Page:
Member Login Contact (800) 490-4495

What is American Debtor Education?

American Debtor Education is Now Mandated by Congress. People in Debt Will be Forced to Learn Why but Will That Save Them From Credit Schemes Rigged by Evil Bankers?

American debtor education is a legally required mandate that states that debtors must take a debtor education course in order to be able to file for bankruptcy.

This course must be taken along with a credit counseling course that teaches people how to control their credit. The law was created by the Bankruptcy Abuse Prevention and Consumer Protection Act which was created in 2005 and signed into law by President Bush to make filing for Chapter 7 bankruptcy more difficult.

Chapter 7 bankruptcy is the process of liquidation that goes on during bankruptcy as opposed to reorganization that goes on under other bankruptcy codes, and it is the most common type of bankruptcy being declared in the country, so there is something to be proud of.

Debtor education must be taken within six months of filing for bankruptcy, or the debtor could reconsider and file for Chapter 13 bankruptcy, although the program is experimental.

Bankruptcy Act Requires American Debtor Education

The 2005 Bankruptcy Abuse Prevention and Consumer Act was a bill passed by the Republican Congress and signed into law immediately by George W. Bush in order to make it more difficult for American citizens and businesses to file for bankruptcy.

The act was designed to push people away from declaring Chapter 7 bankruptcy, the most popular form of bankruptcy in which the debtor liquidizes their assets. The program is designed to encourage Americans to declare Chapter 13 bankruptcy in which a debt is forgiven after a certain portion of the debt has been paid.

One of the mandates in the act was the necessity of a debtor to undergo debtor education and credit counseling classes in order to educate the debtor about bankruptcy law and the ways and means by which a person can get out of it.

American Debtor Education: Chapter 7
Chapter 7 bankruptcy is the most common form of bankruptcy in the United States and can be filed by both businesses and individuals.

When a business can no longer pay off its debt, it can file for Chapter 7 bankruptcy. When a business files for Chapter 7, it must stop all of its functions. After this, a selected Trustee takes over the company and sells any assets and uses the revenue to pay the creditors. In large companies, trustees might only sell parts of the companies while the core business remains untouched.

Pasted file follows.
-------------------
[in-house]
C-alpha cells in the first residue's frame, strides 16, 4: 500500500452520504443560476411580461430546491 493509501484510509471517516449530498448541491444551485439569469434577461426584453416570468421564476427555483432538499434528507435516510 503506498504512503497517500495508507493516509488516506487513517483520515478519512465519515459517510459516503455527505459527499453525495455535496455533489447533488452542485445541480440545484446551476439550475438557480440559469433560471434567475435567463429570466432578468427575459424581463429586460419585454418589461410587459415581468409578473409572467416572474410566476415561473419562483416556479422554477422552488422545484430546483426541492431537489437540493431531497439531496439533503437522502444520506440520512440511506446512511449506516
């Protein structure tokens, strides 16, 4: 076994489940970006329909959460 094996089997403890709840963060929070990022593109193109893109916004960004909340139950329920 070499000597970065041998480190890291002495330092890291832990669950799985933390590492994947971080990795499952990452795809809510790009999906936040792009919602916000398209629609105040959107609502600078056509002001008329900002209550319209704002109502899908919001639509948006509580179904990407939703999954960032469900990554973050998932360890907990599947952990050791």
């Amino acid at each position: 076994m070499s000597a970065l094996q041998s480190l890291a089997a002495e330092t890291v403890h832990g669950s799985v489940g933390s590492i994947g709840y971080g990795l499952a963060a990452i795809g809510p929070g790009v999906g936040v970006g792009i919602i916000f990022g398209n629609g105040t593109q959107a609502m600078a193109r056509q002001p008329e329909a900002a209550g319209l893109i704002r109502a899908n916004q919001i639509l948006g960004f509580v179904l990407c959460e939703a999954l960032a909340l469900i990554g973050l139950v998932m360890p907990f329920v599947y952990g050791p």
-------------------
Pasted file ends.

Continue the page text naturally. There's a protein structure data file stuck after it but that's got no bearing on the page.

If an individual files for Chapter 7, all of that individual’s assets, except some select exemptions, are sold off by a Trustee and the creditor or creditors are paid with the revenue. Chapter 7 is the most abused form of bankruptcy which is the reason that the Bankruptcy Act was passed.

American Debtor Education: CHAPTERS 11 AND 13
Other forms of bankruptcy are Chapter 11 and Chapter 13.

Chapter 11 bankruptcy is more common for businesses rather than individuals as it allows a financial and business reorganization within the bankruptcy laws. Because Chapter 13 is a similar thing for individuals, this is mostly used by businesses to restructure their business and give the creditors priority earnings.

Chapter 13 is a way that individuals can reorganize their finances. Under Chapter 13, a debtor can pay of his debt over a certain period of time. On the one hand, the person winds up paying less than they owed, but at the same time, this filing stays on their credit report for a long period of time.

Leave a Reply

Your email address will not be published. Required fields are marked *

You may use these HTML tags and attributes: <a href="" title=""> <abbr title=""> <acronym title=""> <b> <blockquote cite=""> <cite> <code> <del datetime=""> <em> <i> <q cite=""> <s> <strike> <strong>